If you were into MotoGP, then you probably noticed the Rothmans Honda NSR250 with the SP magnesium wheels, adjustable rear suspension and stabilizer. Don’t mind the rag and floor since P’Lan often changes oil on his bike in the garage. One thing I admire about the owner of the garage is that he does all of his own work from converting AP1 NSXs into NSX-Rs to wrenching on rare Nismo parts.
The display cases have a hodge-podge of unique and rare items that compliment his obsession for his cars. Consider for example this individual throttle body setup for the C series NSX engine. It looks to be a Jenvey but in this case, it also looks brand new. The price of those NSX-R shift knobs are about $300 a piece and there were a few that littered that second shelf.
One of P’Lan’s previous cars was the AE86 and while he owned it, he collected a few things. Any Initial D fans?
One of my favorite parts of the garage was the wall of steering wheels, most of which are now super rare and worth quite an amount of money. Mugen, Falcon Racing, Impul, Mazdaspeed, Porsche Martini Racing, ATC, Honda Racing, Nismo, Tom’s, Kei Office, and BBS are just a handful of tuners that were on display. There were quite a few more that were stowed away to prevent them from aging due to light or temperature.
The entire place reminded me of a flea market only that it was filled with expensive things and most aren’t for sale. I love flea markets because it gives you a glimpse into the past and also the interests of others. If you see something that vibes with you, a respectable offer can be made and you might be able to take it home. Classic Astroboy, Popeye, Dragonball Z and model JGTC race cars were at this corner.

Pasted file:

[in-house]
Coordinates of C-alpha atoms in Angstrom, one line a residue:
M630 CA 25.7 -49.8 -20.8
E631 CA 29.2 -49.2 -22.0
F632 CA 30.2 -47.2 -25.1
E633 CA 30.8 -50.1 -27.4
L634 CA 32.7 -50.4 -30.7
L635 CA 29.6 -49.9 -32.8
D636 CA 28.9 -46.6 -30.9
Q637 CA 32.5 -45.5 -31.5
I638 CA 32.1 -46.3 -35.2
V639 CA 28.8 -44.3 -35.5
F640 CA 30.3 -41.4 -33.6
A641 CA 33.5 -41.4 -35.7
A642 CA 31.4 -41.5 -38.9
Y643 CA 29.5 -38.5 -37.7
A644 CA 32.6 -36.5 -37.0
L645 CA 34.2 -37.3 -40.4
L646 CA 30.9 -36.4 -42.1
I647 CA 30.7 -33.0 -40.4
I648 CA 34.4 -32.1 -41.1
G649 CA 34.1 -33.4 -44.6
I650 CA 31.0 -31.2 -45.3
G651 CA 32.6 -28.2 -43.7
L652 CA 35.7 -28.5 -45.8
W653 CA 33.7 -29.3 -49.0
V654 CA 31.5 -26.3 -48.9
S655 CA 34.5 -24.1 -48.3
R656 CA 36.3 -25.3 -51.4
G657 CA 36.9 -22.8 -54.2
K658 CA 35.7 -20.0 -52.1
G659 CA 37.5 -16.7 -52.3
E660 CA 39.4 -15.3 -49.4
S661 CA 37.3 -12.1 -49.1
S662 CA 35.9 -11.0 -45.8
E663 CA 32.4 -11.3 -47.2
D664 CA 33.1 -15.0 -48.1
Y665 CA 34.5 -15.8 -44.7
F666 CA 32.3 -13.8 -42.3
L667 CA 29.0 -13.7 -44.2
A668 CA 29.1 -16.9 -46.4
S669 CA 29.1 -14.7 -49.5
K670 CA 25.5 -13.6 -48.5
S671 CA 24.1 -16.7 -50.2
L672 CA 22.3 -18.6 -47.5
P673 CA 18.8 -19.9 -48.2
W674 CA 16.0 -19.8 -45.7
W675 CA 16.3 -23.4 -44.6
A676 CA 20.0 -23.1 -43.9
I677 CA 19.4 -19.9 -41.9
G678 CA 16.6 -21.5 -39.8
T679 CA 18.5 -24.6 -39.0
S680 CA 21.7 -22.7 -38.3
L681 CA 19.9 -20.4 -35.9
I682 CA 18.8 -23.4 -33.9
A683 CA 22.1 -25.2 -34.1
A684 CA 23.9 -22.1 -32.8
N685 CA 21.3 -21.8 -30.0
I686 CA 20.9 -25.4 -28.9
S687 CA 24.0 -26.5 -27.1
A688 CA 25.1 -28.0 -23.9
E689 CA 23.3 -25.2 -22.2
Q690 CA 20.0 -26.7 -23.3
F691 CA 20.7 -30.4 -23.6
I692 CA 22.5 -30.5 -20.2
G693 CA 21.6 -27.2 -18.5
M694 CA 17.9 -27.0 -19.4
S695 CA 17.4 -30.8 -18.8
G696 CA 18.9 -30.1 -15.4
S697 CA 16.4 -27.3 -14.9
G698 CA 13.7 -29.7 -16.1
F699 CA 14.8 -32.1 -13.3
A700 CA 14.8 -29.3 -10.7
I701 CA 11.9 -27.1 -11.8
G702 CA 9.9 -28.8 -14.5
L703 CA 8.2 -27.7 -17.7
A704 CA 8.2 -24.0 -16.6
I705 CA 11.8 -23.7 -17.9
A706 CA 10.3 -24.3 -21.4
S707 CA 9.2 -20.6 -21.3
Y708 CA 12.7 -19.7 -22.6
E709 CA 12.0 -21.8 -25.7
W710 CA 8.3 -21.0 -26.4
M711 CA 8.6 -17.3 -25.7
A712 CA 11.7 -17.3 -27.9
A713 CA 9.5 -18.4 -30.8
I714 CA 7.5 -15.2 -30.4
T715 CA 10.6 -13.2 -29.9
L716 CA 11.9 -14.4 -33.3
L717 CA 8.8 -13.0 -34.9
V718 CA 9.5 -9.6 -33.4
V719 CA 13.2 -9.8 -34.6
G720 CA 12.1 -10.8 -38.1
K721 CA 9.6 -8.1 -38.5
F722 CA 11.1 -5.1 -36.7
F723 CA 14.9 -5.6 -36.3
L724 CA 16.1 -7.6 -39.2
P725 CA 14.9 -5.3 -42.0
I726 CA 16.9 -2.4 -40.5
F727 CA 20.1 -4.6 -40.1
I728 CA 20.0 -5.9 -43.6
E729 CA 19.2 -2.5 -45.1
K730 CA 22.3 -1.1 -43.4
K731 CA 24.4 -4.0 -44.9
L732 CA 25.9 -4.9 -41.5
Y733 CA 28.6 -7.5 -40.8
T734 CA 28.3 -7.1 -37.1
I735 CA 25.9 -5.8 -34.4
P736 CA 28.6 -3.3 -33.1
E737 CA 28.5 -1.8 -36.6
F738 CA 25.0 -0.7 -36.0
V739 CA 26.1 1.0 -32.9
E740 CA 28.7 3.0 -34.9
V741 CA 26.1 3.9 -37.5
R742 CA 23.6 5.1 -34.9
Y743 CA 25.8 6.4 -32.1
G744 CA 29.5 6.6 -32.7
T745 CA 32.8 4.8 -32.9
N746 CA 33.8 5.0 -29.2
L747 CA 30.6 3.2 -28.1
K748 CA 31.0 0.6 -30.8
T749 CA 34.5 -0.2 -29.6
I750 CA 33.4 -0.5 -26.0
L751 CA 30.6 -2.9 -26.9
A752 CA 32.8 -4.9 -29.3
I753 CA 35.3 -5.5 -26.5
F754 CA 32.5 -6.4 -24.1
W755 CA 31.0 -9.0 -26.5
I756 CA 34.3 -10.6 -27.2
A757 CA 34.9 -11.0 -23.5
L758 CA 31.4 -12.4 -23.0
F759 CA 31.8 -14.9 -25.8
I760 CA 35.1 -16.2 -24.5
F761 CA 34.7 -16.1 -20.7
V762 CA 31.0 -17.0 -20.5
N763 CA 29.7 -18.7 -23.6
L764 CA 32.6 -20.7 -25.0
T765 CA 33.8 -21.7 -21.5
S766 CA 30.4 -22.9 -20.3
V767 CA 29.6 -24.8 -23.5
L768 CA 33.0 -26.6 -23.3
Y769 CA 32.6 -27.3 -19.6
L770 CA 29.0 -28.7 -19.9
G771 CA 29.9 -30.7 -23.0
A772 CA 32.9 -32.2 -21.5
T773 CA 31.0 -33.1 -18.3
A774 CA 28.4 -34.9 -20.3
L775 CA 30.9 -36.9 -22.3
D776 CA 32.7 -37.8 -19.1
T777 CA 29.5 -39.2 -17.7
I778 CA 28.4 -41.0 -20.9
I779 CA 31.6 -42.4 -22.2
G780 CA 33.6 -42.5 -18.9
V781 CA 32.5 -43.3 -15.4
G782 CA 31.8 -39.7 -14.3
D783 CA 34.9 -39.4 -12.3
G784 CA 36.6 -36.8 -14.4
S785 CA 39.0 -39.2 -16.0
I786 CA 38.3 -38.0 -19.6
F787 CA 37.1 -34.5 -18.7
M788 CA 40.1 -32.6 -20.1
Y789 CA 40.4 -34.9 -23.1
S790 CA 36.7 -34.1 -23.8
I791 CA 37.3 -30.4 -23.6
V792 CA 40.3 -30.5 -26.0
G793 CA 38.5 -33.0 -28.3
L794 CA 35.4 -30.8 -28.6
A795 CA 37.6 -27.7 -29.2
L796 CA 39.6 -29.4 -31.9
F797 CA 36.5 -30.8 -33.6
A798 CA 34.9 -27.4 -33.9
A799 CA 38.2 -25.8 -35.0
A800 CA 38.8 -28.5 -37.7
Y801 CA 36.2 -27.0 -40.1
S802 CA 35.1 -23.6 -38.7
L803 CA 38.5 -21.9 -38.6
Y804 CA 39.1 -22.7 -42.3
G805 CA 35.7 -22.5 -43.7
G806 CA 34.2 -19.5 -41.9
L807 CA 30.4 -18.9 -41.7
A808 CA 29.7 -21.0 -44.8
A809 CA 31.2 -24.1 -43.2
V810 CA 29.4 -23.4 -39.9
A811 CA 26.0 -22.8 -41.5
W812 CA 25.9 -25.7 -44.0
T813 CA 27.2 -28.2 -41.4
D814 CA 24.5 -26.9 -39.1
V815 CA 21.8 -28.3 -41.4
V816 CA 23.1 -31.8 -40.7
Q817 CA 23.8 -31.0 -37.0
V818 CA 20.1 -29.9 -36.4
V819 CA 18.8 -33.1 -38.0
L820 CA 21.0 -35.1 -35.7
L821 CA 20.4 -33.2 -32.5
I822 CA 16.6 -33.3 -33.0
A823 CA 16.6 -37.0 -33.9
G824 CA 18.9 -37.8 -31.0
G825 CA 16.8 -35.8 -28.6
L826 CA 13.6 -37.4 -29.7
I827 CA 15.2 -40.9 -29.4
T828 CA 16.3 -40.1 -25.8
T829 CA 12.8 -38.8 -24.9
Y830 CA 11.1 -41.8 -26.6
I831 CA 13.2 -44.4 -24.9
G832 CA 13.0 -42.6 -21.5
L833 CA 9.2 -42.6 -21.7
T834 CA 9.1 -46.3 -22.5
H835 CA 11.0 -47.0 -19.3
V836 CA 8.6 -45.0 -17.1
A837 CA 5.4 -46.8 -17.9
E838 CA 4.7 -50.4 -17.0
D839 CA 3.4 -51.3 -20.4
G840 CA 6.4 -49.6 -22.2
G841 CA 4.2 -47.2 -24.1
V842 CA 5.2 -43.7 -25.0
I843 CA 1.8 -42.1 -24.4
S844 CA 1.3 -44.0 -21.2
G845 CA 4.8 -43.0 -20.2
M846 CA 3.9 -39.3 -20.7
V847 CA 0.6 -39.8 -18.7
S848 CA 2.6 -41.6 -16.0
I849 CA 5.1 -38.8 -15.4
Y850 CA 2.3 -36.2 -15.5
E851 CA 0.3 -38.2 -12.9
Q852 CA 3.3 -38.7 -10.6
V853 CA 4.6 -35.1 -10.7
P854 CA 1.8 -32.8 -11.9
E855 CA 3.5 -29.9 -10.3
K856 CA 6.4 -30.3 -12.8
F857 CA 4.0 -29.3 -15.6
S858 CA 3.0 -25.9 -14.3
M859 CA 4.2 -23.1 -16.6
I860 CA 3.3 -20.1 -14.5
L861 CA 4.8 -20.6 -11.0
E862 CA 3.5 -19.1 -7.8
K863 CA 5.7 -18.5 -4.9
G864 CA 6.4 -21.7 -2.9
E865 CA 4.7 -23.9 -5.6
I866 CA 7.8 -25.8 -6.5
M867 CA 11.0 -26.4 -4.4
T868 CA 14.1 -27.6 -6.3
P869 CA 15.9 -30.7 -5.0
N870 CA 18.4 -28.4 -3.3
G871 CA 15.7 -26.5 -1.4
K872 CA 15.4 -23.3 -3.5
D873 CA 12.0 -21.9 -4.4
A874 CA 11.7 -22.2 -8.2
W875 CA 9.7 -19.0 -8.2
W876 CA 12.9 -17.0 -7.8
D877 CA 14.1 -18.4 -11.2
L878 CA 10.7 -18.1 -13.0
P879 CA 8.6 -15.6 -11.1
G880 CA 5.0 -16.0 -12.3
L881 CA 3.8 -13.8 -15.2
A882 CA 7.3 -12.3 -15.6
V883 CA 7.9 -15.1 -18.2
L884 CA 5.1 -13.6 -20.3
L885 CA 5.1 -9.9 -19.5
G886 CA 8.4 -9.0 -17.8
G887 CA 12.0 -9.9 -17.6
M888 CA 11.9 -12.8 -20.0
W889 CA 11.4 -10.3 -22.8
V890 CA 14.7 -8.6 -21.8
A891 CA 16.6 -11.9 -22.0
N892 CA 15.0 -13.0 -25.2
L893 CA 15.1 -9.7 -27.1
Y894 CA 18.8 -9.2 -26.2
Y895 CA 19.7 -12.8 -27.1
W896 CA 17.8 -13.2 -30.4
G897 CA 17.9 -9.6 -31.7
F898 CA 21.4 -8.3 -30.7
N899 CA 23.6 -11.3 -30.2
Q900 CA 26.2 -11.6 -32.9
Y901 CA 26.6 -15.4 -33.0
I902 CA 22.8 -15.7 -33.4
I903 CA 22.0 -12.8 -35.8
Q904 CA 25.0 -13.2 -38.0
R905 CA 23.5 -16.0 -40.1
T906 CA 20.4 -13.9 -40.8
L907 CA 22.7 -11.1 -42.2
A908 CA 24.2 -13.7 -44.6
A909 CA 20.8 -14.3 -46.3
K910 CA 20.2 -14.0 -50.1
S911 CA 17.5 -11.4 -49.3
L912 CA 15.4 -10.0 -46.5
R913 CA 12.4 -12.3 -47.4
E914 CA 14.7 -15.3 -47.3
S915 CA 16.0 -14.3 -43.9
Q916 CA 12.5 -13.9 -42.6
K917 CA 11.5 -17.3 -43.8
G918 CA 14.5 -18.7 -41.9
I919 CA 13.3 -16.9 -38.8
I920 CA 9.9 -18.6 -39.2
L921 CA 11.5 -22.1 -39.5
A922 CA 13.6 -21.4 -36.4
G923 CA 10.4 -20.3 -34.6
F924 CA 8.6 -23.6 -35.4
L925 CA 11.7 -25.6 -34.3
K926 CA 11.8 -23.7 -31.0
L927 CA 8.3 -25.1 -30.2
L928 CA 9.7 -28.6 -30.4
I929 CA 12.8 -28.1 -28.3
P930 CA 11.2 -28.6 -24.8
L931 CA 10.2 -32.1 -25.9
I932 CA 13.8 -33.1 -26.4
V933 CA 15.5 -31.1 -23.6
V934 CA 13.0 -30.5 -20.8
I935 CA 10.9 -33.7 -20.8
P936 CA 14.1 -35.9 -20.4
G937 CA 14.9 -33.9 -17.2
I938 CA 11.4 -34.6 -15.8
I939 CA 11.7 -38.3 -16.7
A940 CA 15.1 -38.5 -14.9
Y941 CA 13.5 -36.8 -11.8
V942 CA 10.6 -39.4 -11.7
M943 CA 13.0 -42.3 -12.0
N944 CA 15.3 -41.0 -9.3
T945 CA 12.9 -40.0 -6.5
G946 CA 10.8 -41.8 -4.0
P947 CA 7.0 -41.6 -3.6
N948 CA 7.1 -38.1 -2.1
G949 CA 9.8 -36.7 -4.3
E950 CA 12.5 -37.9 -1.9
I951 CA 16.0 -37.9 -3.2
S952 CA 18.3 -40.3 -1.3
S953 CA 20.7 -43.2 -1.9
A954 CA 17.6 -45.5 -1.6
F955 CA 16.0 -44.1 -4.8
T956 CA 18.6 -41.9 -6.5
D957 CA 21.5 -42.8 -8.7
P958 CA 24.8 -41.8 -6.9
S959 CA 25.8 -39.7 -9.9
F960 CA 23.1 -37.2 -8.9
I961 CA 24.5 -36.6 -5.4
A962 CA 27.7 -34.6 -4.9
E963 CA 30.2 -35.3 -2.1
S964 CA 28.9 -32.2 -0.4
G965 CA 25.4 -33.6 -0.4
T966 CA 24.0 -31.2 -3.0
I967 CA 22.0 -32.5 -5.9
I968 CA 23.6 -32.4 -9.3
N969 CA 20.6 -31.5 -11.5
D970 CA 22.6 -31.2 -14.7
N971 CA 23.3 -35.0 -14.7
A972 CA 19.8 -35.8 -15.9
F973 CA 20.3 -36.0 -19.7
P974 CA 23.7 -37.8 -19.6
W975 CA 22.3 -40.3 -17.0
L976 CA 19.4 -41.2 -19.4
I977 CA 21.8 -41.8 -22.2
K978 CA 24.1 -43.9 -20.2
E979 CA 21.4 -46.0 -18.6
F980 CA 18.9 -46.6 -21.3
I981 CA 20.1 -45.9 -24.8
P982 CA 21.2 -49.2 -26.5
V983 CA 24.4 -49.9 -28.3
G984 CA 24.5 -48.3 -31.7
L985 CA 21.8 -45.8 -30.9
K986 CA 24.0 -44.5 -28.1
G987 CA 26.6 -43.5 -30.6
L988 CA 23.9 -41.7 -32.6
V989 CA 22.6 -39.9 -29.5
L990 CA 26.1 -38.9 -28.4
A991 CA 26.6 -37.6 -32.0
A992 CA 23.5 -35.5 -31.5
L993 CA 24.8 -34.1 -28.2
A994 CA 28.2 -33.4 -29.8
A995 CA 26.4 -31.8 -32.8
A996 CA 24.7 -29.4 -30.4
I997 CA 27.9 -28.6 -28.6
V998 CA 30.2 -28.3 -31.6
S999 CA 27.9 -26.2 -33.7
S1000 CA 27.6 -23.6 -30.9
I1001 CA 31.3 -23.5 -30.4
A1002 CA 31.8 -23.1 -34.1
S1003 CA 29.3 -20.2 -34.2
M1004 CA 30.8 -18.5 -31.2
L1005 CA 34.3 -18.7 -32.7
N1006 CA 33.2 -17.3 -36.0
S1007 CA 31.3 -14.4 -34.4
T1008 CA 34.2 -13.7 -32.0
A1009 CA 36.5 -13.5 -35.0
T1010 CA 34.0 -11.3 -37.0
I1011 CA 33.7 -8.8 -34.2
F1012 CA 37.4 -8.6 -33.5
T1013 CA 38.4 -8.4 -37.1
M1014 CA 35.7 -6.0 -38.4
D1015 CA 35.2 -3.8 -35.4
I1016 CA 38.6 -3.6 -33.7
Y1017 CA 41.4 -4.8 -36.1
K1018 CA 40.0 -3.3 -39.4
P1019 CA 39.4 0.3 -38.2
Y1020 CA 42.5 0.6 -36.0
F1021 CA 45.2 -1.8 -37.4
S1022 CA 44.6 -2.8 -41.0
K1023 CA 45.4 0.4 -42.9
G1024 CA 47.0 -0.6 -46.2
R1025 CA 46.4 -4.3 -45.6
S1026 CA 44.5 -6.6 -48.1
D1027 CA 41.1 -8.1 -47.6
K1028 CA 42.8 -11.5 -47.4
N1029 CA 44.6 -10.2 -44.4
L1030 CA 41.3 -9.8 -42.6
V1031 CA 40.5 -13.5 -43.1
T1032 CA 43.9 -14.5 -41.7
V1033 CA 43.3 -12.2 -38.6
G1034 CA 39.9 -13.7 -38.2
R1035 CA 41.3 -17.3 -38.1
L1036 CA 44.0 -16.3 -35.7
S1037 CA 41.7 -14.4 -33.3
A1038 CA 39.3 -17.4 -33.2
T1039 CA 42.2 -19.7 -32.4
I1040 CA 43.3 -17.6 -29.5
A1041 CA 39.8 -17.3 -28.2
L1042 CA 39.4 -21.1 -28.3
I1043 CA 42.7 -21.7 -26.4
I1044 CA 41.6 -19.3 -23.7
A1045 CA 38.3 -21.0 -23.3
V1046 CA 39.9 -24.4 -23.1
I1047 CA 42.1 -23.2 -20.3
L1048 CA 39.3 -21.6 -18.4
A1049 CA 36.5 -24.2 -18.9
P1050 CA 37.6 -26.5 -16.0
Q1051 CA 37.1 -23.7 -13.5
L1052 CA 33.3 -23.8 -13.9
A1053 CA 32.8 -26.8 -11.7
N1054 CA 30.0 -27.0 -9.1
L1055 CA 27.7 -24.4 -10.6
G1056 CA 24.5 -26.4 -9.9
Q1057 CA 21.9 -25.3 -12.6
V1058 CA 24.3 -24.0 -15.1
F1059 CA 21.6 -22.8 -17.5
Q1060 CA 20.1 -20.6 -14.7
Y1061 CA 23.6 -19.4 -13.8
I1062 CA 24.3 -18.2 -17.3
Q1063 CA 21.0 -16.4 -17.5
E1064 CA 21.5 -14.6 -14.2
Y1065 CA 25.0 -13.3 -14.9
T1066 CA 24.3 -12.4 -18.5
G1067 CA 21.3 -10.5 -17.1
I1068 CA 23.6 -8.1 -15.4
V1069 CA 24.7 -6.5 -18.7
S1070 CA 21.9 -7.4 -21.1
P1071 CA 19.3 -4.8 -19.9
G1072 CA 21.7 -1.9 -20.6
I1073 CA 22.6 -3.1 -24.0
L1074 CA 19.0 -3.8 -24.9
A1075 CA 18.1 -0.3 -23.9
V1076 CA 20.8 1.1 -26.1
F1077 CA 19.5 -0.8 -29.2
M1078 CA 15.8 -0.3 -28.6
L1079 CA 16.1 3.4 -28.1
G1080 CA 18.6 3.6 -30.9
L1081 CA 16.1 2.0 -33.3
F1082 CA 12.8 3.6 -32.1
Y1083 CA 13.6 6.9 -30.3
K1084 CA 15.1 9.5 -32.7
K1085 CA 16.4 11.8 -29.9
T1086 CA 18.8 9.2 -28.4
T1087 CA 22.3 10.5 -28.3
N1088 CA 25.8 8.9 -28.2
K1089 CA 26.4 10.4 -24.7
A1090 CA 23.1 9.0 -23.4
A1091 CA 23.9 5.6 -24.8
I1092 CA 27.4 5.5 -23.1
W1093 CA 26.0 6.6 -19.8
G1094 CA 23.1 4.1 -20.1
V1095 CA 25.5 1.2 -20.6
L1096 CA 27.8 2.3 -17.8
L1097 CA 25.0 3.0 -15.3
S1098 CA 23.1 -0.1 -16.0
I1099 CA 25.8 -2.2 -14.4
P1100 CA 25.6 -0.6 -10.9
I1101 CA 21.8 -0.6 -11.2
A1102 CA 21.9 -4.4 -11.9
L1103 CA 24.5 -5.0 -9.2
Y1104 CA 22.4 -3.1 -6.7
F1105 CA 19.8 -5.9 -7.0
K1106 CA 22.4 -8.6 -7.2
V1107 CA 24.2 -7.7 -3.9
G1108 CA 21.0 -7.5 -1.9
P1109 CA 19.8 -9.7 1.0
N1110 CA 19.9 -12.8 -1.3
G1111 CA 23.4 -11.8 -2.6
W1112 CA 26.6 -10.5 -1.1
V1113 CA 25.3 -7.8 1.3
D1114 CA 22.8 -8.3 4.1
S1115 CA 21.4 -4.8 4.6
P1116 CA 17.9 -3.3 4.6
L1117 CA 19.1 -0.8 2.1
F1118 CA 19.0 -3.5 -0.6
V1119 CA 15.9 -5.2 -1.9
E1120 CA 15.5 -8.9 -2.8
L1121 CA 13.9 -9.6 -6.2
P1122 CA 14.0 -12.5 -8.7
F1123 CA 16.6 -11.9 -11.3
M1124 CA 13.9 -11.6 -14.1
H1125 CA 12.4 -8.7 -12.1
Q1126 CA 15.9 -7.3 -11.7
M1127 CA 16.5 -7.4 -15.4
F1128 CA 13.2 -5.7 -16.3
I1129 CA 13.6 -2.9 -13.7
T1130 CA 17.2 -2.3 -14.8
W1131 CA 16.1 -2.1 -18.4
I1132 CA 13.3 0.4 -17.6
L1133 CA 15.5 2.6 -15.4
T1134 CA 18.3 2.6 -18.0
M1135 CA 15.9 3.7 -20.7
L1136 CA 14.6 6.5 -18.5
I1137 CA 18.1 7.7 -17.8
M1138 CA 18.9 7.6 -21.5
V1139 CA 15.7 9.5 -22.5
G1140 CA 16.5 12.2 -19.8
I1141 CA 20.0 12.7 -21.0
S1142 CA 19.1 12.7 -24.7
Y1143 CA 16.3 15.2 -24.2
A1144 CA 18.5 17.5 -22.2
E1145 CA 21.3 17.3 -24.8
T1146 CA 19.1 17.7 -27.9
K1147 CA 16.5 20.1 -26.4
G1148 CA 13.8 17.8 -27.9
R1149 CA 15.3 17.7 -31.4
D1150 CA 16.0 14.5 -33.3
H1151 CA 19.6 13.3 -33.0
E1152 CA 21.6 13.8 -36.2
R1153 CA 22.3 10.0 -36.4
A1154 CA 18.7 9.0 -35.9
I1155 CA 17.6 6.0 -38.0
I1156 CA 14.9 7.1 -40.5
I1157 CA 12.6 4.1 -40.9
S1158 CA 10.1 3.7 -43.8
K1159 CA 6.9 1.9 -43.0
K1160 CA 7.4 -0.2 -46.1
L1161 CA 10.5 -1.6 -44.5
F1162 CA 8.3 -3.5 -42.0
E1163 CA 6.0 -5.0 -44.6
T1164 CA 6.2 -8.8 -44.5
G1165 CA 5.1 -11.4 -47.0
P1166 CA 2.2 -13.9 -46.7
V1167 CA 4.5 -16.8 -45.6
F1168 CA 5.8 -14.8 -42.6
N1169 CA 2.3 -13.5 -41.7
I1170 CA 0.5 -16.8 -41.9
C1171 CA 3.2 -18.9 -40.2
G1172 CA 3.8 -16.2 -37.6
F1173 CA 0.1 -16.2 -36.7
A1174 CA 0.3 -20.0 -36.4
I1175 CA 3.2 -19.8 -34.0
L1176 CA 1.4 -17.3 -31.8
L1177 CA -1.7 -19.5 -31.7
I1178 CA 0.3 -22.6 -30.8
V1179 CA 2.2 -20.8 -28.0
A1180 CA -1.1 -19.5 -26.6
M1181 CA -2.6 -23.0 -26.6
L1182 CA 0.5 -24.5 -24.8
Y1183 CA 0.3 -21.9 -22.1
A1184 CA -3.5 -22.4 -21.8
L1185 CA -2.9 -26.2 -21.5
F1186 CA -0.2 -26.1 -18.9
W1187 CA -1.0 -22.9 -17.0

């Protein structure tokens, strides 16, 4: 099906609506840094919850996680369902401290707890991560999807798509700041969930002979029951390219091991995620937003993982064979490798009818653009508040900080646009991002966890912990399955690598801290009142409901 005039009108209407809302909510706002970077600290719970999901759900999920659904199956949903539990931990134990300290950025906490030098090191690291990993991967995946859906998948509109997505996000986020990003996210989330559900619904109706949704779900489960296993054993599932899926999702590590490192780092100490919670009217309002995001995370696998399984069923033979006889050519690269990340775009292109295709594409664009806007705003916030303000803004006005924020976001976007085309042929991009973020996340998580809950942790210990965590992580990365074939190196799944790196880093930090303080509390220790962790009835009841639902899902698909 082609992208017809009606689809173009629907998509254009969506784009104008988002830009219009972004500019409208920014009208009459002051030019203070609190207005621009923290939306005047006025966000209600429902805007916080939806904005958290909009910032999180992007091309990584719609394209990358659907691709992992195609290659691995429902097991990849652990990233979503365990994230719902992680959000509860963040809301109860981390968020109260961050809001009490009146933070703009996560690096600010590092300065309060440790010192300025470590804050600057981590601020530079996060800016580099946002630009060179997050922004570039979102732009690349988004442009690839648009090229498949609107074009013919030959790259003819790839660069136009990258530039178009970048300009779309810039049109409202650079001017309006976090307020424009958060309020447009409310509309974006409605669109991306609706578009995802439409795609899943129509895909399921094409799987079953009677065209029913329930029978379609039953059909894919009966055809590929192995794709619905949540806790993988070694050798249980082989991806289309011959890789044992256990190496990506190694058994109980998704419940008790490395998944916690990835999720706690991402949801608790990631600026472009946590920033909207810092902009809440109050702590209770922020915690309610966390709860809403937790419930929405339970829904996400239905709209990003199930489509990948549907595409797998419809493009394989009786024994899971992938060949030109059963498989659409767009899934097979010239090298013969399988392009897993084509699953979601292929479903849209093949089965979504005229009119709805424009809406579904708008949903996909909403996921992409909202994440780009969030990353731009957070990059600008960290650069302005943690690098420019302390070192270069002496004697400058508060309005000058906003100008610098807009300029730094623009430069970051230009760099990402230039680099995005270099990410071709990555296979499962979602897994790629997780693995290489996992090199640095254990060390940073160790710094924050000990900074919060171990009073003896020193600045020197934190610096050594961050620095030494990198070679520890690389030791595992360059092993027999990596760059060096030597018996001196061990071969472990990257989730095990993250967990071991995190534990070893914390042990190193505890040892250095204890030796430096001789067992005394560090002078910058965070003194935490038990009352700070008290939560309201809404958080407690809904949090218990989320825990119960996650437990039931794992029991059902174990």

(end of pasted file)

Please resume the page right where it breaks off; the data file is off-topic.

Recognize anything? He explained that one of his favorite consoles was the Famicom, the Japanese version of the Nintendo Entertainment System that we got stateside. I also agreed with him and in fact as a kid that was when I realized the Japanese often kept their very best technology for themselves while they produced variations of the superior product for the rest of the world. This concept carried over into cars later on when I discovered the amazing parts that were available for Honda platforms in Japan and not the US. So thus began P’Lan and my obsession with all things JDM.
Tucked away at a corner was his Bavarian mistress, yet another pristine example. This time it’s a 993 C4S in Iris blue and on Work Brombachers.
Out back, there was a project which would have been completed by the time this is published. P’Lan’s NSX-R conversion which would be completed all in-house.
Wheel setups for the future.
It’s comforting to know that there are people who share similar interests as my friends and I. Despite knowing P’Lan for a whole 38 minutes, we already became friends but that’s the commonality within the automotive community. If you would like to share your passion or if you know someone please reach out to us because we’d love to take a look of the space and what you have been able to collect over the years. Once again, thanks to P’Lan and Nukung for giving me a tour.